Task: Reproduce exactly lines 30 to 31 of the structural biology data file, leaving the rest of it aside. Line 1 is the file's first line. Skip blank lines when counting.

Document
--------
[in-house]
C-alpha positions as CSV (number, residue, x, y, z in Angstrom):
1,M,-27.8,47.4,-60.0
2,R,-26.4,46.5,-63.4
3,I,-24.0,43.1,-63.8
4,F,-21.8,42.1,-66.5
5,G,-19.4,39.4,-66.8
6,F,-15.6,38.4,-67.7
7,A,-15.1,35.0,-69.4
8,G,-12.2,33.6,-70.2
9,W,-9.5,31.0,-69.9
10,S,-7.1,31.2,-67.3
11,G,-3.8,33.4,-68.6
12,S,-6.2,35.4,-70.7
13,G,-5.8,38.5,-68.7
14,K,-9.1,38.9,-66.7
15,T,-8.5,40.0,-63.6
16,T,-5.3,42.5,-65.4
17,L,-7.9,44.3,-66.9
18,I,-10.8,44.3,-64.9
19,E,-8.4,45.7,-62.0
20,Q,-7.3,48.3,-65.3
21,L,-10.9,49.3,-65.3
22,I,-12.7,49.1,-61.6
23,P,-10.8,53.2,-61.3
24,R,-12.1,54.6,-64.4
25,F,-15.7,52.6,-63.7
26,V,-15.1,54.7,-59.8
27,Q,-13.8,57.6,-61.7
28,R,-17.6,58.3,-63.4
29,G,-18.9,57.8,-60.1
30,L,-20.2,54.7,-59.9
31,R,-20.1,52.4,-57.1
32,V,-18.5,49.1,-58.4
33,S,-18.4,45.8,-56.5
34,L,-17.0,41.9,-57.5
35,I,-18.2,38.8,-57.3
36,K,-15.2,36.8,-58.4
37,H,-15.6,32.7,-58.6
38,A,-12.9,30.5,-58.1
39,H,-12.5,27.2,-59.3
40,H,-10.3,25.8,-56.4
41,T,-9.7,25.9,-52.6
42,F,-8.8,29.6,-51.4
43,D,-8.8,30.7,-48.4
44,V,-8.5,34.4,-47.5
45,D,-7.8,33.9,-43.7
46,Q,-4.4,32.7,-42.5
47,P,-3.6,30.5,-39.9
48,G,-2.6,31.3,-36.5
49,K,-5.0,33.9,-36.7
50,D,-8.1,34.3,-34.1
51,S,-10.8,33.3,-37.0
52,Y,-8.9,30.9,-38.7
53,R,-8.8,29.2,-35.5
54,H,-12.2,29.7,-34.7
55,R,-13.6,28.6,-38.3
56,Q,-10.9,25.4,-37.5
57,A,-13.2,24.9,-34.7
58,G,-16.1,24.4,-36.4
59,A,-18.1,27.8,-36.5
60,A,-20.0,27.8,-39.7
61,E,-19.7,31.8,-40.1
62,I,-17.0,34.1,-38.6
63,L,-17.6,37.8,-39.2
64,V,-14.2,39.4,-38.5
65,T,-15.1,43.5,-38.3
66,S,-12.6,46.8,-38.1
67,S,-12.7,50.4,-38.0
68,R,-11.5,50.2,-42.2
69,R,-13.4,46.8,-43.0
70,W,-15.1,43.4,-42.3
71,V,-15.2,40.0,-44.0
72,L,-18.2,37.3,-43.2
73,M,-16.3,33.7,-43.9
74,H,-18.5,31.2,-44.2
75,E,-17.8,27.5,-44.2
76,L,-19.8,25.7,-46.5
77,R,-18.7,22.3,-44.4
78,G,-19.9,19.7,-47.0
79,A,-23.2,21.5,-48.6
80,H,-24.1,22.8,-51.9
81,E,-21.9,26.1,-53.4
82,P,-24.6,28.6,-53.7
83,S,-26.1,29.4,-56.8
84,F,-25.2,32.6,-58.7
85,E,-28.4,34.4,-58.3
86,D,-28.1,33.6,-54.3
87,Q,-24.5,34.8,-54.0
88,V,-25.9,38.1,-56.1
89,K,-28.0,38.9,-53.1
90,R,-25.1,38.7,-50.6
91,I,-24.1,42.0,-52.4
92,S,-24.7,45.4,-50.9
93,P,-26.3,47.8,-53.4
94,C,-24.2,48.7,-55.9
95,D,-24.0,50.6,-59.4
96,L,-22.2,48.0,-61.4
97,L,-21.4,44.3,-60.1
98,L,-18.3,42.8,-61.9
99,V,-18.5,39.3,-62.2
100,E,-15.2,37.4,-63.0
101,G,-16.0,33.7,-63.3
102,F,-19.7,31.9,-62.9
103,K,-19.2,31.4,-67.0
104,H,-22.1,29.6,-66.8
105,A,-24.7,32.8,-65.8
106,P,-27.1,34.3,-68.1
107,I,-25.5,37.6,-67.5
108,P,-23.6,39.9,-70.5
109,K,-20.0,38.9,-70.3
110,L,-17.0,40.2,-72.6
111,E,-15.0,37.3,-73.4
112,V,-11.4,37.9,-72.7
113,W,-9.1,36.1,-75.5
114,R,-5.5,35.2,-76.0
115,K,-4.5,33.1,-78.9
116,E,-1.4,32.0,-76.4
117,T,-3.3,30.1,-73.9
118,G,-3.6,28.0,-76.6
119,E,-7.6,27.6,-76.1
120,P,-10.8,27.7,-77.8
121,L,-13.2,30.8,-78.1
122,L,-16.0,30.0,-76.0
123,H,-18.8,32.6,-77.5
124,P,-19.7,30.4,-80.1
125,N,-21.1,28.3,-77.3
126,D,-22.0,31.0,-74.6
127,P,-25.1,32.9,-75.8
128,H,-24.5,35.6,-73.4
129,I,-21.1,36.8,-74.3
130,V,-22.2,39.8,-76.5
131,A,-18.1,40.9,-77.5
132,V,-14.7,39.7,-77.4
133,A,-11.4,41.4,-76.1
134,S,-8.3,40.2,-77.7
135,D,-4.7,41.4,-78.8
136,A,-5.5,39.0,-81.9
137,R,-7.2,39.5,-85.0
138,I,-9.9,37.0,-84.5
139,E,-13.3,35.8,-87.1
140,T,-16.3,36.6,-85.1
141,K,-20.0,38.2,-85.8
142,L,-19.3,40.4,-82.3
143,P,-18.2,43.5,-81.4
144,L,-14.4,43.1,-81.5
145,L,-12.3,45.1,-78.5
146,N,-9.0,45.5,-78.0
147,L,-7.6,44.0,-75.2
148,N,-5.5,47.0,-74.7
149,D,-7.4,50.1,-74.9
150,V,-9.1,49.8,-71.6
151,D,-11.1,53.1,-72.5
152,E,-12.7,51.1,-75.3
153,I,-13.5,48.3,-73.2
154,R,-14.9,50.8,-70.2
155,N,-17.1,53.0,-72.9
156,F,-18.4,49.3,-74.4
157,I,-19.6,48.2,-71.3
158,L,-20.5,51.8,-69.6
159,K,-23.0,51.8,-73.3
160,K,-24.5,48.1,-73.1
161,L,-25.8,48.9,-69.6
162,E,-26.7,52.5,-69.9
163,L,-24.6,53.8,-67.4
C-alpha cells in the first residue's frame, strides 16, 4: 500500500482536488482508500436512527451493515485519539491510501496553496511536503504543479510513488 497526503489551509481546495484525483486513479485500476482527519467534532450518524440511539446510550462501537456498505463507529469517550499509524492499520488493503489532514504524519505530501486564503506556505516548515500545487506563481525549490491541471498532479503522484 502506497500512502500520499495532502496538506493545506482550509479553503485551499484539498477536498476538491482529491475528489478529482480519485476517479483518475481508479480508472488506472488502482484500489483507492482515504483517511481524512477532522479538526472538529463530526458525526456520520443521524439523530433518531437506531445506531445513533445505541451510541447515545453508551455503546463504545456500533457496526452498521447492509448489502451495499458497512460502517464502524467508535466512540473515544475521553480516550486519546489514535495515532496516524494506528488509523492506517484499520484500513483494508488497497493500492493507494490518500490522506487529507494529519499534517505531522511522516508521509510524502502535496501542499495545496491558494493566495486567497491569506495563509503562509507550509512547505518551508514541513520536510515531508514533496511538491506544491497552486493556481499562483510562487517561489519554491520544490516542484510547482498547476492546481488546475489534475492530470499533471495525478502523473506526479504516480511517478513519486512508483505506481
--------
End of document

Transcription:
28,R,-17.6,58.3,-63.4
29,G,-18.9,57.8,-60.1